I am pleased to announce that my documentary, The Tinaja Trail, will screen in Tucson at the Arizona International Film Festival this Sunday, April 13th at 3:00pm (@ The Screening Room, 127 East Congress). The film documents the work of a number of Tucson area organizations (including the Samaritans, Humane Borders, and Kino Border initiative), and was filmed along the U.S.-Mexico border from Nogales, Arizona to San Diego, California. I am very excited that I will get to hold a panel discussion with members of the cast, who will also be present on Sunday after the screening, to talk about the issues raised in the film, especially those confronting the Tucson area.
I’m thrilled to announce that a segment from my upcoming documentary film will be exhibited at the ZKM | Museum of Contemporary Art in Karlsruhe, Germany, beginning this Friday, Dec. 13th. The video, which contains excerpts from the film that are primarily focused on the Transborder Immigrant Tool (TBT), will play alongside the TBT as part of an exhibit entitled “global aCtIVISm” that runs until March 30, 2014. The TBT is an artwork produced by the Electronic Disturbance Theater that imagines leading migrants to water in desolate regions of the borderlands while also reciting poetry.
My second post in a two-part series on metadata surveillance and liberty has been posted to the Digital Media Law Project’s blog (DMLP Blog).
The International Covenant on Civil and Political Rights (ICCPR), a widely ratified international human rights treaty, includes provisions that relate to liberal and republican conceptions of freedom that are relevant to current discussions about mass government surveillance and communications intelligence gathering. Article 17 of the ICCPR states that, “No one shall be subjected to arbitrary or unlawful interference with his privacy, family, home or correspondence, nor to unlawful attacks on his honour and reputation.” Article 18 guarantees the freedoms of thought, conscience, and religion, and Article 19 guarantees the “right to hold opinions without interference” and the “right to freedom of expression.” The European Convention on Human Rights, an important regional – rather than truly international – treaty, also provides similar protections, as do the constitutions and charters of many other democratic countries. The relevance of these treaties and philosophical accounts of freedom are tied directly to all three of the questions posed in my first post in this series but, I think, they are most interesting when applied to the third question: what transparency and oversight mechanisms ought to govern the collection of communications information by governmental intelligence agencies?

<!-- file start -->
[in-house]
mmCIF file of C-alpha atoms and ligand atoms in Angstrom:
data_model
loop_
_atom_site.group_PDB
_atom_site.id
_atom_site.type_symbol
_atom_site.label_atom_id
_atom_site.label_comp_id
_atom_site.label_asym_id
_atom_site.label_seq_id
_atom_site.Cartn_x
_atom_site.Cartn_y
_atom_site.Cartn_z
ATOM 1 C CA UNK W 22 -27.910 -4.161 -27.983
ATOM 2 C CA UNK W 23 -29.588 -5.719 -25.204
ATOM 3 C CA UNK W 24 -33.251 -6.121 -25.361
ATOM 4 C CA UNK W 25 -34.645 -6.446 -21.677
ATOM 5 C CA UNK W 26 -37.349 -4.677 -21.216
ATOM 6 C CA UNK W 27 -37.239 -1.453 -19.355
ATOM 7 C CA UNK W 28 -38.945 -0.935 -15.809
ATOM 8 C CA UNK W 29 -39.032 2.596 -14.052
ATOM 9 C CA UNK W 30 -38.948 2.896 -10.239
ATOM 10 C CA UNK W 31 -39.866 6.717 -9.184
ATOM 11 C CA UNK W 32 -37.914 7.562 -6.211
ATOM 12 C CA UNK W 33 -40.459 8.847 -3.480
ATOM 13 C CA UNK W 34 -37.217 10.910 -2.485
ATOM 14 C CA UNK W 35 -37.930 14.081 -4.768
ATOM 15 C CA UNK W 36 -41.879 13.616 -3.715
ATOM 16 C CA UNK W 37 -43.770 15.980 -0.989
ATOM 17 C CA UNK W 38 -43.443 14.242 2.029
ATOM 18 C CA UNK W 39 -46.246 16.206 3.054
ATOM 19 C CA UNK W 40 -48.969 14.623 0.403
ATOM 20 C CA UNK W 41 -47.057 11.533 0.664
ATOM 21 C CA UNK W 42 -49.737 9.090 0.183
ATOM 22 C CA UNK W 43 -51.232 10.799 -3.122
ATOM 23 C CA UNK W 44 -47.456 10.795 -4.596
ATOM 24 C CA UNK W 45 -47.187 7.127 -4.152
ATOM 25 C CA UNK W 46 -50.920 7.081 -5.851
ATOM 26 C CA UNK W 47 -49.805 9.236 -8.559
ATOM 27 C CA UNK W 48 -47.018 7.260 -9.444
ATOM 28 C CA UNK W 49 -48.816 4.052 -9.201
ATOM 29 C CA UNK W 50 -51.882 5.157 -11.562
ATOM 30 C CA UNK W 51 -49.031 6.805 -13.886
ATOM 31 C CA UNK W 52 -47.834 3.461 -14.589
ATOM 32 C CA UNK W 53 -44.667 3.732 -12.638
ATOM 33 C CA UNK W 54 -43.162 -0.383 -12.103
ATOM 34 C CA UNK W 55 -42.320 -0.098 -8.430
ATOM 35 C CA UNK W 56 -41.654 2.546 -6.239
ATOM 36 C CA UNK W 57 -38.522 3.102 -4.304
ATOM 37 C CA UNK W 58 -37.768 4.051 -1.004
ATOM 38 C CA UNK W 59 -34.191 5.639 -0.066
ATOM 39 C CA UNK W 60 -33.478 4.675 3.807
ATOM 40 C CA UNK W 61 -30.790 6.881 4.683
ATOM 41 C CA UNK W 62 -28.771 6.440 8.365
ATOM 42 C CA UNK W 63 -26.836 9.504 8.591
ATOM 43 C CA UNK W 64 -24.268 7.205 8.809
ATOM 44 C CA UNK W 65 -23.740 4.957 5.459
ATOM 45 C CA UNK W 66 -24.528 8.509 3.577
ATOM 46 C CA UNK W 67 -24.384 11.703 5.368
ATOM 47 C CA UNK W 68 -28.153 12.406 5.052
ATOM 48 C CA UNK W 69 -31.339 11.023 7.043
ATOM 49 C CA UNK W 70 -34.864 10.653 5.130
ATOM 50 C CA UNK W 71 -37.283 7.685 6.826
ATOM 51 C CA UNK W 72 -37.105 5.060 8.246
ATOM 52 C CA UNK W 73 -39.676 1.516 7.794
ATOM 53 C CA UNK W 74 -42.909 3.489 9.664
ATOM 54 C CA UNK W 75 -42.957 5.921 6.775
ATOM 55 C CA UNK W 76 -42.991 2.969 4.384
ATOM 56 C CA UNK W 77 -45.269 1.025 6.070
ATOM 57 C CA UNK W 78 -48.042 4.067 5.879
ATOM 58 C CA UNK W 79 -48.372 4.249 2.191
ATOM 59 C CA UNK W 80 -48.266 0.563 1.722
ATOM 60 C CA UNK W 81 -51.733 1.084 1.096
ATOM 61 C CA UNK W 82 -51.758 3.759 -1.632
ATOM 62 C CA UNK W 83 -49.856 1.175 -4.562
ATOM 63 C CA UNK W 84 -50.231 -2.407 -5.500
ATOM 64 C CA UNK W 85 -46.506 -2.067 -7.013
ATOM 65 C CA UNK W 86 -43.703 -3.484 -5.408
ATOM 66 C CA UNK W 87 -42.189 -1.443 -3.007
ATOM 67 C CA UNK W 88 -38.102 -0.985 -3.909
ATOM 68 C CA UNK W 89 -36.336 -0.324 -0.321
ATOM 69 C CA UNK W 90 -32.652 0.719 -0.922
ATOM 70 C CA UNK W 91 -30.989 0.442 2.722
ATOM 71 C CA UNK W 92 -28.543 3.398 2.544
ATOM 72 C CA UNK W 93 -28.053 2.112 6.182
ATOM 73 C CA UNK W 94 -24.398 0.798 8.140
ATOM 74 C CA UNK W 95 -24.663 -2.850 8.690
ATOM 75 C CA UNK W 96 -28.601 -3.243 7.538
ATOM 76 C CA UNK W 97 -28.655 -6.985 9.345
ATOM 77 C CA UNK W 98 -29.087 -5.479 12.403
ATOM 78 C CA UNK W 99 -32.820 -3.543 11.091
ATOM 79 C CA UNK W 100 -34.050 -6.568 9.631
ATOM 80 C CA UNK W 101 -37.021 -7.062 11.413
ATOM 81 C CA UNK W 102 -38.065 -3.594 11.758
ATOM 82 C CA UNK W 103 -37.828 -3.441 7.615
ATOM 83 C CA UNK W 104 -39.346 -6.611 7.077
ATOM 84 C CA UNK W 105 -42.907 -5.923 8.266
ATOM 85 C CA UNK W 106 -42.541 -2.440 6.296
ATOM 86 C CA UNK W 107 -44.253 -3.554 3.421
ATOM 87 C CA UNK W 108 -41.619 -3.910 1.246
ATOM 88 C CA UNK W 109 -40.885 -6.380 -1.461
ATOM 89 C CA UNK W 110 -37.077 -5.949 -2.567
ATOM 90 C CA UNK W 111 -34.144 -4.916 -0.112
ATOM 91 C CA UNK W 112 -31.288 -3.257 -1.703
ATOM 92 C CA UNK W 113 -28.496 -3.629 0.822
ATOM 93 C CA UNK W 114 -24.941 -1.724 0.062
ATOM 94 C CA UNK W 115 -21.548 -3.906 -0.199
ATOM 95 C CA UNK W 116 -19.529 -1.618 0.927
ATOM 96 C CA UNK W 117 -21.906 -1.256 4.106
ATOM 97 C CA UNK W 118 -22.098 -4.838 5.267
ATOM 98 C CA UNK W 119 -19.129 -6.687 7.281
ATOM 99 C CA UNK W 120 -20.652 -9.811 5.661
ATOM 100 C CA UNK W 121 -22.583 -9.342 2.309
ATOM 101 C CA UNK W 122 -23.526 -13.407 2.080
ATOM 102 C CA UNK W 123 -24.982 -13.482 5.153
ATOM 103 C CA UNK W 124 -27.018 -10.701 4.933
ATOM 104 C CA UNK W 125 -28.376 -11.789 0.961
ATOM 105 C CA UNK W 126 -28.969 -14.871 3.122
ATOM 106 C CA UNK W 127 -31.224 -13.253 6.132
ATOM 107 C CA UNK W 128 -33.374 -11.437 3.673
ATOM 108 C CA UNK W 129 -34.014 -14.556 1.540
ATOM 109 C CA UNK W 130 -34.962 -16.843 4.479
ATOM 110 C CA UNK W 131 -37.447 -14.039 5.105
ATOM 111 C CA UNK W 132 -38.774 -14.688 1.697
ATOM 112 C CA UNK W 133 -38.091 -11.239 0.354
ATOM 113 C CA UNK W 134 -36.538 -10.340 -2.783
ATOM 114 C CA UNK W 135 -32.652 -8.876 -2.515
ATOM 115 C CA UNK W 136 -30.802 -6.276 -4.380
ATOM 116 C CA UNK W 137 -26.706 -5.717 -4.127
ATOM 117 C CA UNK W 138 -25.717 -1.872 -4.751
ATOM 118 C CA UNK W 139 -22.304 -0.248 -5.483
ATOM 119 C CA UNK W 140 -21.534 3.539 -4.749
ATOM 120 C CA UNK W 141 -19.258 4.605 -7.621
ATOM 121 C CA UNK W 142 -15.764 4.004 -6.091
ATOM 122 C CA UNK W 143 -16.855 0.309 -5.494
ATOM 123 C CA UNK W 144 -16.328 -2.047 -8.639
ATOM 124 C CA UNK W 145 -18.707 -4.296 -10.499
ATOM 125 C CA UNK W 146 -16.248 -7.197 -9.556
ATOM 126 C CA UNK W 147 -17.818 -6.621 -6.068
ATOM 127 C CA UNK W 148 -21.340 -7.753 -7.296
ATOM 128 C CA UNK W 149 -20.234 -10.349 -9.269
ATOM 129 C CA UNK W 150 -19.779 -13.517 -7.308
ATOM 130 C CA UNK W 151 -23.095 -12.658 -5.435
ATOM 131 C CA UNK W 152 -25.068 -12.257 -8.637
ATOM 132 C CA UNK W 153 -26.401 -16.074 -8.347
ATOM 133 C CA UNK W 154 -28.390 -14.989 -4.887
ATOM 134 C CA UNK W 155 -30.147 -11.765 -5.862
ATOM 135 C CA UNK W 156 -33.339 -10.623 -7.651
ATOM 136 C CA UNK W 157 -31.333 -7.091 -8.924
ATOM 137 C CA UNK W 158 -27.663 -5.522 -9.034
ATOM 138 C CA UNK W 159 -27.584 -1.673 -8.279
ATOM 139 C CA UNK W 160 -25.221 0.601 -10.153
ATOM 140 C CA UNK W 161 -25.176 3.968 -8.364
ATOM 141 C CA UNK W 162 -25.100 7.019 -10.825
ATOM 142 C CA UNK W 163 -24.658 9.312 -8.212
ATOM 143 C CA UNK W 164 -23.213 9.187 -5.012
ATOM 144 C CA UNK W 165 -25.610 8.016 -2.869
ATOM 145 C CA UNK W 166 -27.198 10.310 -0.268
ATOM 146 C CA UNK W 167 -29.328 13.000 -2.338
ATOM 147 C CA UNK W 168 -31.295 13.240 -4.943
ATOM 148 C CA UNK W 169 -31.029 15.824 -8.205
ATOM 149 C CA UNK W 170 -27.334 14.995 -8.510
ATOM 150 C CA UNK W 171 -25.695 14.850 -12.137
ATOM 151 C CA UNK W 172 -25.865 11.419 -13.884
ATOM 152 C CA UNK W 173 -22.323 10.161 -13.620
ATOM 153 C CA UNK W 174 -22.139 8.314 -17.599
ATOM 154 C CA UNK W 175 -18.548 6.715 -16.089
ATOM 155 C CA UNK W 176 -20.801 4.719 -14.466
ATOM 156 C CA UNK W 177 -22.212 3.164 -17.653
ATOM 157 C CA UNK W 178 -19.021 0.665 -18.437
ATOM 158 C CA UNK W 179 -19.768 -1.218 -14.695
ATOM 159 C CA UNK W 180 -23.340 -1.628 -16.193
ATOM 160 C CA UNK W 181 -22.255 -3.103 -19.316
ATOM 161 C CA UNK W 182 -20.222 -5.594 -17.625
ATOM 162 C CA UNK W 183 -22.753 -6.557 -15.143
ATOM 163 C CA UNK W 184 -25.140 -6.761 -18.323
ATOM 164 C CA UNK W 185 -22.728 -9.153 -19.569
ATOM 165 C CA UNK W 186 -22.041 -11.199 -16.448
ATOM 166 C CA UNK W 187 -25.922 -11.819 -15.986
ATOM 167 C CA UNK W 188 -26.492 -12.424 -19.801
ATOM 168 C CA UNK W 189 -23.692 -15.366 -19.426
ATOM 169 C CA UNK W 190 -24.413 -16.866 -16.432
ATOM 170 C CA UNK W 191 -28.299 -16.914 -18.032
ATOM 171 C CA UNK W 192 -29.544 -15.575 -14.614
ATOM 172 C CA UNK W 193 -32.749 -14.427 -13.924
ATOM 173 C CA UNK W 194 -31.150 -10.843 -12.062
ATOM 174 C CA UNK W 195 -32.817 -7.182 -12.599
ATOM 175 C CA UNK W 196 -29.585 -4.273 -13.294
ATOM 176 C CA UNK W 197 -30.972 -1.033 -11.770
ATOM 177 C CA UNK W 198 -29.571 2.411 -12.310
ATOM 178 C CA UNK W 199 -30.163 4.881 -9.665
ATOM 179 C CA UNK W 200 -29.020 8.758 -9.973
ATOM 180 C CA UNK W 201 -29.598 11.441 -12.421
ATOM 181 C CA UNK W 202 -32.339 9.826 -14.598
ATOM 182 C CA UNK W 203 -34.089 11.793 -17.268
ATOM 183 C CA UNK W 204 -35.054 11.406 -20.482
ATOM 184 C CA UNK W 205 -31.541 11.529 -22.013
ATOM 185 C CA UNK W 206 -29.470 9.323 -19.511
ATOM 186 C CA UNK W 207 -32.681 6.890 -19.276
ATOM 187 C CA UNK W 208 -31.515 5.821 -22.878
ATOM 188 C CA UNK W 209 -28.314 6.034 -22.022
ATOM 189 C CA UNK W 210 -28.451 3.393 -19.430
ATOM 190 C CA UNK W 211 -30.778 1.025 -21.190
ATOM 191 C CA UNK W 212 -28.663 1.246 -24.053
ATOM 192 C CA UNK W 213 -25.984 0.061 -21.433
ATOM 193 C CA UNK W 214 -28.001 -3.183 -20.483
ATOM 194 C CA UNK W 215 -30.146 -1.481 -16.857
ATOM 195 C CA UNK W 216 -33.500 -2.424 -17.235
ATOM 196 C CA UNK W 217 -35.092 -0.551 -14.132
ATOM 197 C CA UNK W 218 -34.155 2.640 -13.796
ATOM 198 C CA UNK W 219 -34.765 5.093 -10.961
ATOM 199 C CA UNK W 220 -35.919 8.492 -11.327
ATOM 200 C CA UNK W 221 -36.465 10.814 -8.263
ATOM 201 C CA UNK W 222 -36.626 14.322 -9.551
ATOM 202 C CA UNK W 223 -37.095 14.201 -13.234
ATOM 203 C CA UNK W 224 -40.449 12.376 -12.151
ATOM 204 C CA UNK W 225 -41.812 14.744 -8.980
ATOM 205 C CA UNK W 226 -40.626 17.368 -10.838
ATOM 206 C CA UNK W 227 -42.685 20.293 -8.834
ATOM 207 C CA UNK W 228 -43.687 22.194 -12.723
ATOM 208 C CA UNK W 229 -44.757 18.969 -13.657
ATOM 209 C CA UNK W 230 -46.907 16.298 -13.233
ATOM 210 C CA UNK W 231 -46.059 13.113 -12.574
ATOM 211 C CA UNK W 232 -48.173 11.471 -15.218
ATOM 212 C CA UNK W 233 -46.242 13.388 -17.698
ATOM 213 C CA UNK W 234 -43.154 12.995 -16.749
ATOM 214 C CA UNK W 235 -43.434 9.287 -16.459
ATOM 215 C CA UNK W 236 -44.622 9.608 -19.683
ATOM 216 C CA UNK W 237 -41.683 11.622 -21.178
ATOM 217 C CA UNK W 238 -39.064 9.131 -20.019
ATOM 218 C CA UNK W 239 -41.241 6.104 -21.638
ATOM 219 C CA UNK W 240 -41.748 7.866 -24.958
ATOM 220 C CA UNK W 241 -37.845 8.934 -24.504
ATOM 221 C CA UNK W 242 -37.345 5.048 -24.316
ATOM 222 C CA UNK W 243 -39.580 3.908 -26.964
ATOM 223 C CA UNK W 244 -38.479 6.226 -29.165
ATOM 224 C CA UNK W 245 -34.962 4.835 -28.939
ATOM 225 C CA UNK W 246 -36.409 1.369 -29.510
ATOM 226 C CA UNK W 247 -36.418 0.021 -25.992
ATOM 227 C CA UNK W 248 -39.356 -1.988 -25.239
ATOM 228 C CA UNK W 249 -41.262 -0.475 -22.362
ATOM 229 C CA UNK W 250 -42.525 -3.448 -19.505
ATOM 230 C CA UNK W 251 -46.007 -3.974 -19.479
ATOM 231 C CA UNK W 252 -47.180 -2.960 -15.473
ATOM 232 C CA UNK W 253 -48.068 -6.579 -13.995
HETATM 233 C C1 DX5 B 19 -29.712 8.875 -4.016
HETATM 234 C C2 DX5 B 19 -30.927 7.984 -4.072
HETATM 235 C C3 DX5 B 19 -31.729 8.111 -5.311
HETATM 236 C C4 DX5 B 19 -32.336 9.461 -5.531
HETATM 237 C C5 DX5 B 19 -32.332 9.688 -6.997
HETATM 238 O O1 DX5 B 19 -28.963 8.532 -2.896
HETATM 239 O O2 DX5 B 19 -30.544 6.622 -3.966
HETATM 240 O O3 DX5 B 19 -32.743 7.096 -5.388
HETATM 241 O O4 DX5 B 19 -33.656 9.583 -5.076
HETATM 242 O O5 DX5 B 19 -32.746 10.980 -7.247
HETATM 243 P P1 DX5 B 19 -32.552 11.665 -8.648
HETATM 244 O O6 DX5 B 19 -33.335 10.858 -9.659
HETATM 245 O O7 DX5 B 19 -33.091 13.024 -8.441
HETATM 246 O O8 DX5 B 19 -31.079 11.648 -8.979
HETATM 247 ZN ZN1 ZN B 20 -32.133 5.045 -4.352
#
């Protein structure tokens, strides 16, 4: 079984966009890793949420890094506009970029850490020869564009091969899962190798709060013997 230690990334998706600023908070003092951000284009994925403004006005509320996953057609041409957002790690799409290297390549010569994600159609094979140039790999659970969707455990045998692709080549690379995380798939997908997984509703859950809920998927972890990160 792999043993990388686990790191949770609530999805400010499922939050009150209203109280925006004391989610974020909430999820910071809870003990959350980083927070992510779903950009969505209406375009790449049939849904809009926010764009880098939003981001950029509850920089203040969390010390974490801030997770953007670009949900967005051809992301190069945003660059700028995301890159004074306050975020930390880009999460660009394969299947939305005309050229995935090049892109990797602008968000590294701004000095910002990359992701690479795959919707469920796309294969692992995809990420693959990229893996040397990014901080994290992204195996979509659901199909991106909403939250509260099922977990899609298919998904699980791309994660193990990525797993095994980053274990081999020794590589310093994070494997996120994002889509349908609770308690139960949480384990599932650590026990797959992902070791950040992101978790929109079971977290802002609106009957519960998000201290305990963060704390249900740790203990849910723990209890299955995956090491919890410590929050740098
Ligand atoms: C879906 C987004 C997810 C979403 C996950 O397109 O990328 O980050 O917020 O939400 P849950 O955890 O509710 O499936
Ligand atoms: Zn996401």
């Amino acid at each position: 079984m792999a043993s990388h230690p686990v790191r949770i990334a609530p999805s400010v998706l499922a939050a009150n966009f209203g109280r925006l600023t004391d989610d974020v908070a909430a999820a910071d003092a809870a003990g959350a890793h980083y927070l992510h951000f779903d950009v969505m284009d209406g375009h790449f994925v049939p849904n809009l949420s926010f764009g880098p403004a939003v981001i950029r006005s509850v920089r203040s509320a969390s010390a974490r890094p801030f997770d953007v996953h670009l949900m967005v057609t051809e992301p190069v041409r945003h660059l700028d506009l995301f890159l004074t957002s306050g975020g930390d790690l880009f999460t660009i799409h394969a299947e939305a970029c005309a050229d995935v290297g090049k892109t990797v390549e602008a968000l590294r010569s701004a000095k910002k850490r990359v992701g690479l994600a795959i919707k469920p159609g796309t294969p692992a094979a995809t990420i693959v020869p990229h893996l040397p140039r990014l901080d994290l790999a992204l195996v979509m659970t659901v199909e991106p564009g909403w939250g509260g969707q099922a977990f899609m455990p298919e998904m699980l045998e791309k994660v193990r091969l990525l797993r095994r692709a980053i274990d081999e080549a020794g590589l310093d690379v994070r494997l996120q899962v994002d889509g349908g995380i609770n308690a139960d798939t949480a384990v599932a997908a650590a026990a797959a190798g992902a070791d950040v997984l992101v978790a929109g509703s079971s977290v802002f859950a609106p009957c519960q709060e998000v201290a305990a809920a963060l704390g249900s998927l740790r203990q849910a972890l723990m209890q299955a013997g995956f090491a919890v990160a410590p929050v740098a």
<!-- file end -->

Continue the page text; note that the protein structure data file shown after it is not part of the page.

I have just written a new post for the Digital Media Law Project’s blog about some of the implications of government metadata surveillance. For the full post, which was posted today, go to the DMLP Blog.
As much of the world is now undoubtedly aware, the National Security Administration (NSA), and many other signals intelligence agencies around the world, have been conducting sophisticated electronic surveillance for quite some time. Many might have expected that such extensive surveillance was occurring, both domestically and globally, prior to Edward Snowden’s release of classified information in June 2013. Indeed, we’ve known about the existence of government driven metadata surveillance and international intelligence cooperation and data-sharing for years. The UKUSA Agreement, which links intelligence agencies in the United States, United Kingdom, Canada, Australia and New Zealand, was declassified by the NSA in 2011, but its existence was reported much earlier.
What we haven’t known, perhaps, are some of the specifics… [continue reading at the DMLP blog]